My boys’ school has a 10 minutes of reading time every morning before assembly, ie. if the kids arrive in school early enough. The kids get to go to the library with the class sometimes once a month, but mostly none. During recess, they are not encouraged to go to the library because the school is worried that they might disturb other classes which are having lessons. (recess time are staggered for different levels) The library is closed after school because they don’t have enough librarians to man the library. This means that students don’t have the option of going to the library while waiting for CCAs or other supplementary lessons to commence.

All these seem legitimate reasons for the school library to be grossly under utilized. I shan’t say that this is the case for all schools and I think ultimately it all boils down to the school’s ethos, whether the school believes that learning goes beyond getting good grades. It might not seem worthwhile to put in that kind of effort and resources for something that doesn’t contribute directly to the schools’ ranking and KPIs.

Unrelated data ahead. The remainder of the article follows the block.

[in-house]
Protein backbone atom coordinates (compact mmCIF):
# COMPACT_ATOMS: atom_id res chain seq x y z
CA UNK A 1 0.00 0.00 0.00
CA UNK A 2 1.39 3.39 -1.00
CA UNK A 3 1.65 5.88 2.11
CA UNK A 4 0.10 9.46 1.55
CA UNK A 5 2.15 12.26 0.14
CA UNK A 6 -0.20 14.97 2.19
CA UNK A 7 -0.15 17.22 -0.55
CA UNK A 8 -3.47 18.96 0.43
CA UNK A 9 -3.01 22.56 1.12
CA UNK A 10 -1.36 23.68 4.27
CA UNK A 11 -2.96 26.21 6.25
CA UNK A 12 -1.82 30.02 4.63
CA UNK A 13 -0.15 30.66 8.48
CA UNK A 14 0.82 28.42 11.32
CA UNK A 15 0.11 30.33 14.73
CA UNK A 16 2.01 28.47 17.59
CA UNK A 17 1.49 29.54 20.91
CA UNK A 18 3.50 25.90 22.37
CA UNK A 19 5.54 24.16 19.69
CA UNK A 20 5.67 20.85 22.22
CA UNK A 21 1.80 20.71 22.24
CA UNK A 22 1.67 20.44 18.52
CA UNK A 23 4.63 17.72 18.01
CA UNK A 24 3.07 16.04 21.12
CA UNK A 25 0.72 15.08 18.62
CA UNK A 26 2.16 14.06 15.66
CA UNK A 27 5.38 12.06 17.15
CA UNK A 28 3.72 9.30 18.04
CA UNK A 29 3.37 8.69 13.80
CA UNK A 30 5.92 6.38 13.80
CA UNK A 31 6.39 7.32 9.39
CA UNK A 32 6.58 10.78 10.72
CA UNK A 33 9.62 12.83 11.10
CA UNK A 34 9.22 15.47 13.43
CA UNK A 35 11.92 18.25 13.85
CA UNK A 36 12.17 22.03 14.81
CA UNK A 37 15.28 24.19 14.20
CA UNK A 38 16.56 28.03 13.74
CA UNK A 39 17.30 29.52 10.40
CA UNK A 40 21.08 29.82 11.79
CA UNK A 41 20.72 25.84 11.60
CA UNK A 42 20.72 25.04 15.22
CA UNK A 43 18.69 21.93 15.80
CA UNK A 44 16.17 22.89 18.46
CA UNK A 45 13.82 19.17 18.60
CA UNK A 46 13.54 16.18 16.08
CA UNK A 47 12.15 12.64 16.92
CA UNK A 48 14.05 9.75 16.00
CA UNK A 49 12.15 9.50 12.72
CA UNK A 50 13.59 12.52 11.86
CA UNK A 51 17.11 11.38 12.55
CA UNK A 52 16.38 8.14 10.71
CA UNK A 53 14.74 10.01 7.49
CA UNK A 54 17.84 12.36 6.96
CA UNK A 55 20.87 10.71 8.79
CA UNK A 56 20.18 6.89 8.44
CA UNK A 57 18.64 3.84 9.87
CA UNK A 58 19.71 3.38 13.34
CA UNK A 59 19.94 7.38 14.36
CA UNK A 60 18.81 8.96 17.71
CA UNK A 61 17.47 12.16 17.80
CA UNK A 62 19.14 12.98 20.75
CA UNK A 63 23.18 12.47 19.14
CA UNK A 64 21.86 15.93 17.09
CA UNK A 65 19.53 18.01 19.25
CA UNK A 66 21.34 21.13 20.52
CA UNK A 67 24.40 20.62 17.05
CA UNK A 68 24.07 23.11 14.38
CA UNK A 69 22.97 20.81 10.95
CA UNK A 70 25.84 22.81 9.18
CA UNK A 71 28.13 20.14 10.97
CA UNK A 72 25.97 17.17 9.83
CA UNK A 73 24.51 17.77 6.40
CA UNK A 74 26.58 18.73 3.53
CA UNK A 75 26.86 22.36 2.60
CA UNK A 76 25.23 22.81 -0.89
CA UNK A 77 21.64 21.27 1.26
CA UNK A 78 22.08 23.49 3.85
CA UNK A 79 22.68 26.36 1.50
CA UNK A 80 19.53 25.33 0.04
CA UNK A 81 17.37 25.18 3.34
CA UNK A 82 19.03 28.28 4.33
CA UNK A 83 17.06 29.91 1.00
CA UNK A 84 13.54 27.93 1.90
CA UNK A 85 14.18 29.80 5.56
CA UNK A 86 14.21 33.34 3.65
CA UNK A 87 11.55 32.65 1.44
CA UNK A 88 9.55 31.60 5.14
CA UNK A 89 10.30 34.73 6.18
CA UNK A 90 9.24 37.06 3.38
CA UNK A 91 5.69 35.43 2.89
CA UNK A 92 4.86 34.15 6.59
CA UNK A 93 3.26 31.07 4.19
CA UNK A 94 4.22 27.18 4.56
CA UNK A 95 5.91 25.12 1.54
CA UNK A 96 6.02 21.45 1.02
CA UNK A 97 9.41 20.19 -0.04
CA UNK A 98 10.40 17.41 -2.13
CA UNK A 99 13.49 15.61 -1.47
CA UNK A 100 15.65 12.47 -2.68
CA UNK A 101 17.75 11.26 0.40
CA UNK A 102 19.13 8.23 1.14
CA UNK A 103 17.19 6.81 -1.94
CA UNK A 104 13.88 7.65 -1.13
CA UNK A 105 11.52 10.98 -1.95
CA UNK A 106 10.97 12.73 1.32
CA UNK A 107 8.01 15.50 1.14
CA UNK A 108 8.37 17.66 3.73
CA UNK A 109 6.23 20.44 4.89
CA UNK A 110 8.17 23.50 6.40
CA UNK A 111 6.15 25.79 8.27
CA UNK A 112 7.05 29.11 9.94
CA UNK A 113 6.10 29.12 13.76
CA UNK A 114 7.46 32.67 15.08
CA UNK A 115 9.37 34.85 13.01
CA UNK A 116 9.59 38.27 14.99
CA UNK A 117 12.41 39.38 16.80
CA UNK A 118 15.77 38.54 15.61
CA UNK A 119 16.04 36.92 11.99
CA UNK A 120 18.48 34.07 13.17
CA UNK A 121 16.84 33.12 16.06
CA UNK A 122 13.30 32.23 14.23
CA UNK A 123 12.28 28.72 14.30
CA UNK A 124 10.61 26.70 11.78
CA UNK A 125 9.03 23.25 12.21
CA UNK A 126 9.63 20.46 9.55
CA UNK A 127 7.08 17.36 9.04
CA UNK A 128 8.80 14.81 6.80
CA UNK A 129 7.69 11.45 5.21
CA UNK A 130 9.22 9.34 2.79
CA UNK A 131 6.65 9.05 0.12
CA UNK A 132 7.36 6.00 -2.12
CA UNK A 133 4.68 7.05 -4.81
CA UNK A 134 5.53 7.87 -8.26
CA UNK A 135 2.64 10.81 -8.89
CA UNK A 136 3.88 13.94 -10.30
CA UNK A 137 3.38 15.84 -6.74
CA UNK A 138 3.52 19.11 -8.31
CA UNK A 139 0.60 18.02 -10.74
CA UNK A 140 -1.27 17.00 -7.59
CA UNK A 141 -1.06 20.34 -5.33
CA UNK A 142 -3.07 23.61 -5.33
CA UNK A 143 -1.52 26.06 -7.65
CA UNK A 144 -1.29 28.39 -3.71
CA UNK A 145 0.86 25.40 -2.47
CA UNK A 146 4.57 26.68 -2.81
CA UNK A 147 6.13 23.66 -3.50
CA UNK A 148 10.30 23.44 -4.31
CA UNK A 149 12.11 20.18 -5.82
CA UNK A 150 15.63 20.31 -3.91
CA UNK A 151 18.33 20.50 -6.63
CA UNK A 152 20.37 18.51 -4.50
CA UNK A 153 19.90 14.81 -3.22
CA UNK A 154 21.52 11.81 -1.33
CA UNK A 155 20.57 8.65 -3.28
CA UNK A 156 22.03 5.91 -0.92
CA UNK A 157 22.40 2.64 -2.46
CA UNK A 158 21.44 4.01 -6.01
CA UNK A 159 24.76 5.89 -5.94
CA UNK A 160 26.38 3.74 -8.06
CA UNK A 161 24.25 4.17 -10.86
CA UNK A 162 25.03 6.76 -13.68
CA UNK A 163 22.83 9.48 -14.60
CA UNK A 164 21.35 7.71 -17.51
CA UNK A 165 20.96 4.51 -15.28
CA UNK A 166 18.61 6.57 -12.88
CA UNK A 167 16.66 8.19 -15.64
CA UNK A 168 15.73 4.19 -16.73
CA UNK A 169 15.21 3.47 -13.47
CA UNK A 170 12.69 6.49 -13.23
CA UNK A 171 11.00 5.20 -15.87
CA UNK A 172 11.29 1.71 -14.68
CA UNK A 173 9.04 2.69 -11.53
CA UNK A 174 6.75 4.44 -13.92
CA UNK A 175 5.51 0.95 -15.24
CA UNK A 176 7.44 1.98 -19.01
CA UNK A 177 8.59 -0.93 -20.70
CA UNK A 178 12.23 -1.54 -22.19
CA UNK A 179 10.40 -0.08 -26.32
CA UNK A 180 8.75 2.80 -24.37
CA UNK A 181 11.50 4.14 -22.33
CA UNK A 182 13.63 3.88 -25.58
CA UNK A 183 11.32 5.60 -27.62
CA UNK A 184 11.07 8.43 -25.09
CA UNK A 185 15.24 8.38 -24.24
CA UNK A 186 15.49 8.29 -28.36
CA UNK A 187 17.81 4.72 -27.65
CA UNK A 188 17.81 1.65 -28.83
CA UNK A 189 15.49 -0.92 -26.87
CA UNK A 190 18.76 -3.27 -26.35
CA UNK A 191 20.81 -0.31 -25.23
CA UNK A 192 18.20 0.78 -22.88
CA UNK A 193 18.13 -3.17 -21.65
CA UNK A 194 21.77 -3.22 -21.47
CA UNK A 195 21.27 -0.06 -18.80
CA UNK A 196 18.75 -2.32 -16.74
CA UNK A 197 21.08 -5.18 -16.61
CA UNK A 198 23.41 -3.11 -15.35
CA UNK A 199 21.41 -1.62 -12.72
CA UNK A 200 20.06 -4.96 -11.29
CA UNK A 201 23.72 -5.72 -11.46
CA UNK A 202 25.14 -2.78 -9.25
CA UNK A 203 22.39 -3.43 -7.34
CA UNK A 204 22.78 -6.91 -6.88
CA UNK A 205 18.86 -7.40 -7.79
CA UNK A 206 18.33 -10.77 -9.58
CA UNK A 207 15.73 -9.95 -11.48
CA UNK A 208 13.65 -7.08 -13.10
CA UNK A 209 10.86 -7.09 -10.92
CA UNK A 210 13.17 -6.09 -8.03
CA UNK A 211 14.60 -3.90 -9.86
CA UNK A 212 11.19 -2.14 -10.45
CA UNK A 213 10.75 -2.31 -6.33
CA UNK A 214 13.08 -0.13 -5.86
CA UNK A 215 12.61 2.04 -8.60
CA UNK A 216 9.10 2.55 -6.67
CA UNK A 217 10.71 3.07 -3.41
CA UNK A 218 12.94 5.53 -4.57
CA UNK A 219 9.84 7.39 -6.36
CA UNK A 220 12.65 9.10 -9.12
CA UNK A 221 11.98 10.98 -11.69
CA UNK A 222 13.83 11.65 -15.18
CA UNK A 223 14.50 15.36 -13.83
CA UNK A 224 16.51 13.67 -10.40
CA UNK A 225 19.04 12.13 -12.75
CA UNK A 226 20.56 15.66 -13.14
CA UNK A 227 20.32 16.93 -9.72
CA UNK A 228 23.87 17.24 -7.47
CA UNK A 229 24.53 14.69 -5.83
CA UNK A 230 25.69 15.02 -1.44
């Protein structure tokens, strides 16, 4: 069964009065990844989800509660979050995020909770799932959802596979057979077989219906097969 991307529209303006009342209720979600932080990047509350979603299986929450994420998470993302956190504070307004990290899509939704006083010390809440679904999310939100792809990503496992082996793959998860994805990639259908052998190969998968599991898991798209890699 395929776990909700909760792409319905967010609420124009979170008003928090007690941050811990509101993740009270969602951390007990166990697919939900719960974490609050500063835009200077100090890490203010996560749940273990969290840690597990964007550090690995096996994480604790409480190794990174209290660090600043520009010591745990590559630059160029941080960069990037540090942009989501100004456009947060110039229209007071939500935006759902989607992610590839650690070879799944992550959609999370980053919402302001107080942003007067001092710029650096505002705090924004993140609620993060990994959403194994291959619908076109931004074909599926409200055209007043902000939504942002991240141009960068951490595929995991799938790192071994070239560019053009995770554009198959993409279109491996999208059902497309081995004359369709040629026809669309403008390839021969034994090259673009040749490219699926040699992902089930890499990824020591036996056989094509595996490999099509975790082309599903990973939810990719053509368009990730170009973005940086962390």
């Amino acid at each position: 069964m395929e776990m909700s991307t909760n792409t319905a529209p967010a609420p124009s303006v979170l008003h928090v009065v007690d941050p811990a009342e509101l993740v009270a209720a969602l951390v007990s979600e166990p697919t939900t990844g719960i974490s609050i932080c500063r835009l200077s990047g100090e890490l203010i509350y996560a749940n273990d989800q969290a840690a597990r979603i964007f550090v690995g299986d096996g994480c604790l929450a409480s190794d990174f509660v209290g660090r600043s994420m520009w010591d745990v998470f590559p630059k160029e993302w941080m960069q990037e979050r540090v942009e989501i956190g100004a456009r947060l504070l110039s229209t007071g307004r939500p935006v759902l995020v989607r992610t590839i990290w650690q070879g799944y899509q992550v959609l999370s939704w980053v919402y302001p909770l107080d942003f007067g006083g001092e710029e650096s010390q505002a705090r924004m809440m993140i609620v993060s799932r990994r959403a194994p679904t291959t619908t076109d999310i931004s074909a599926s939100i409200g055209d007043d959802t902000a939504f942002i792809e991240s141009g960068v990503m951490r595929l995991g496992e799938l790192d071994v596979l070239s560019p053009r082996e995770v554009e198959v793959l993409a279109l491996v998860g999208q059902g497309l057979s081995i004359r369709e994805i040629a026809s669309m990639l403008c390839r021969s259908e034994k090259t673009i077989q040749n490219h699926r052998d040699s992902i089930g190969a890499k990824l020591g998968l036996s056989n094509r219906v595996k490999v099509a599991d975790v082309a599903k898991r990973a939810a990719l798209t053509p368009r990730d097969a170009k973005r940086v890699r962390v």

While I am glad that the MOE is making considerable change to the education system to encourage students to focus on their own learning instead of competing with their peers, I am skeptical that this will reduce the over-emphasis on academic results. I also have doubts that it will encourage students to focus on their own learning. Schools and students will continue to focus on what will help them get good results and consequently their choice of schools.

Not all readers are leaders, but all leaders are readers ~ Harry S. Truman

In today’s world, knowledge is power. Learning shouldn’t stop after graduation day. Yet, I know many of us stop reading once we leave school. A local survey has shown that only 44 per cent of Singaporeans read one or more literary books in the past year. My anecdotal experience overseas tell me that many first world countries (e.g. France) have a much stronger reading culture than us.

If there is only one thing that MOE can do or fix, I think it is to strongly encourage a habit of reading in our students. I think MOE can do much to create a culture of reading among our young Singaporeans.

Allocate period to reading. Allow the students to read anything. Discuss what was read. Expand the quality and accessibility of the school libraries. Celebrate those that read and not frown on them as indulging in useless pursuits.